Dr. Kevin: We often find putting them onto a really good quality diet with appropriate, especially the oils, the omega-3 and omega-6 fatty acids, and good quality protein. There are also senior dog foods because we actually don’t want senior dogs to have too much protein to have to digest, you want enough, you want good quality proteins so that you do not start losing muscle mass but not– if there is too much, then, in particular, the kidneys have a harder job to process and get the waste products out of the body.
Scott: Yes, makes sense.
Dr. Kevin: So that– and the brown also sometimes, this is a bit more applicable to cats that lick and groom themselves a lot more in certain parts on the body, but saliva in contact with fur long term has a chemical reaction and then with sunlight and causes a lot of brown coloring. You often see it on dog’s paws, especially some of the white dogs, going brown-pink, reddy-brown color, and that will immediately tell me that that poor dog is very itchy that it licks a lot at its feet or wherever else it is turning brown.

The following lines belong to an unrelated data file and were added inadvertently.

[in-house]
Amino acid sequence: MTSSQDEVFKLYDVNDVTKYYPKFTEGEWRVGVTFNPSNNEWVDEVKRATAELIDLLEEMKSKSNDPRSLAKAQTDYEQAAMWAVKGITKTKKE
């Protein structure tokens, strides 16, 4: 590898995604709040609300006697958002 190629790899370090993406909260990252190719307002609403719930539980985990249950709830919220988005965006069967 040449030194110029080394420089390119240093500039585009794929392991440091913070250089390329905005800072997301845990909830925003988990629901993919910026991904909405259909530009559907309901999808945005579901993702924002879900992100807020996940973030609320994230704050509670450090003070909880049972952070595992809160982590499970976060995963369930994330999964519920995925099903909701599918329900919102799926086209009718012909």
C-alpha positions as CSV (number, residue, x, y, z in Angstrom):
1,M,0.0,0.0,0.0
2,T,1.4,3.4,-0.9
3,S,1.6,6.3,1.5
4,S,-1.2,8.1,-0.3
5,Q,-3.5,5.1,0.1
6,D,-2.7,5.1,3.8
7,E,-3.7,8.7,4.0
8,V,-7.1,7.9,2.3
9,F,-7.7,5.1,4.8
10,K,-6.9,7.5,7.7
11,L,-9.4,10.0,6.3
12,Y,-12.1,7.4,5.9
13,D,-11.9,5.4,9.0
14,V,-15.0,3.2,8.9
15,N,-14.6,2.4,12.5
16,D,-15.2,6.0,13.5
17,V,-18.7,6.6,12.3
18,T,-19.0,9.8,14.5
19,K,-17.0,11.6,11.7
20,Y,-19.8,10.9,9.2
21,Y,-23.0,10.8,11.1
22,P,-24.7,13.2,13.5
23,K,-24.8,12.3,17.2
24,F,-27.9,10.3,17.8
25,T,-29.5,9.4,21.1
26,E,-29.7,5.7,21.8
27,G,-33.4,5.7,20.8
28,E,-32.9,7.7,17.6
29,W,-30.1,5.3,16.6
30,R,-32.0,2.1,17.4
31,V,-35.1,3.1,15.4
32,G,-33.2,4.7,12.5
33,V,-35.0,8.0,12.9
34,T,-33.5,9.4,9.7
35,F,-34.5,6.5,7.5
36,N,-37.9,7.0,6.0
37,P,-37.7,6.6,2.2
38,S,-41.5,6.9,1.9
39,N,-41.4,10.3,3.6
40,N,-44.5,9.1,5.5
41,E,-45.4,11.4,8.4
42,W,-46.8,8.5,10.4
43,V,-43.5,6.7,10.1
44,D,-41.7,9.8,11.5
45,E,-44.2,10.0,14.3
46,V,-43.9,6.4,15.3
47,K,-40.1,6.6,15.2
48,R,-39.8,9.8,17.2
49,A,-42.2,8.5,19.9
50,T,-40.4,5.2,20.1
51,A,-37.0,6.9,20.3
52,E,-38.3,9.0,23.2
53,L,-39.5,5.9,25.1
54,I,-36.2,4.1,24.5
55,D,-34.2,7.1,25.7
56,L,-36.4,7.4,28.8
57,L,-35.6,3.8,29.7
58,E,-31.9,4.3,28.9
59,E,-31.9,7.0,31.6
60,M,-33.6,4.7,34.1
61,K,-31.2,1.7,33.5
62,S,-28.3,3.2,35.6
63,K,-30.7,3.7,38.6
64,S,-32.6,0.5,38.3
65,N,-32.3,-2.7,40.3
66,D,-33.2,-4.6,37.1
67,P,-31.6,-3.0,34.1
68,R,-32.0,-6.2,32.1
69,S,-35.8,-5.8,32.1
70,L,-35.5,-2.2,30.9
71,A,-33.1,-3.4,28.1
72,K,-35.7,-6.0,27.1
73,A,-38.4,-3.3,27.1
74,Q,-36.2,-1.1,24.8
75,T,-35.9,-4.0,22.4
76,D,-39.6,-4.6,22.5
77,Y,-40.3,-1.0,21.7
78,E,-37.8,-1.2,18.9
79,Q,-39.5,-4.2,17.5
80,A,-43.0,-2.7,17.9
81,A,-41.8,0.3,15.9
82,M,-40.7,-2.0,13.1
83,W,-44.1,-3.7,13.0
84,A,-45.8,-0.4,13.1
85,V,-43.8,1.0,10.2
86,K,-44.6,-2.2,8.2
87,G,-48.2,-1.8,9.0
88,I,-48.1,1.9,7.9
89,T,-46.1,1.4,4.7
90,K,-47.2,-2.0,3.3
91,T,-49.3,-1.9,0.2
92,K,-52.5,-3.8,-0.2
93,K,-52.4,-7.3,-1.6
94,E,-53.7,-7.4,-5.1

Scott: It is a good sign, yes, excellent. I suppose there is the inevitable part with dogs aging, when they are getting obviously too old and one of the questions I want to ask about was, I guess the percentage of dogs, and maybe it’s a hard one to answer but a percentage of dogs sort of dying naturally versus being put down at some point. It is in human beings, we let everyone go til they drop themselves naturally, but in dogs, it is more of that euthanasia.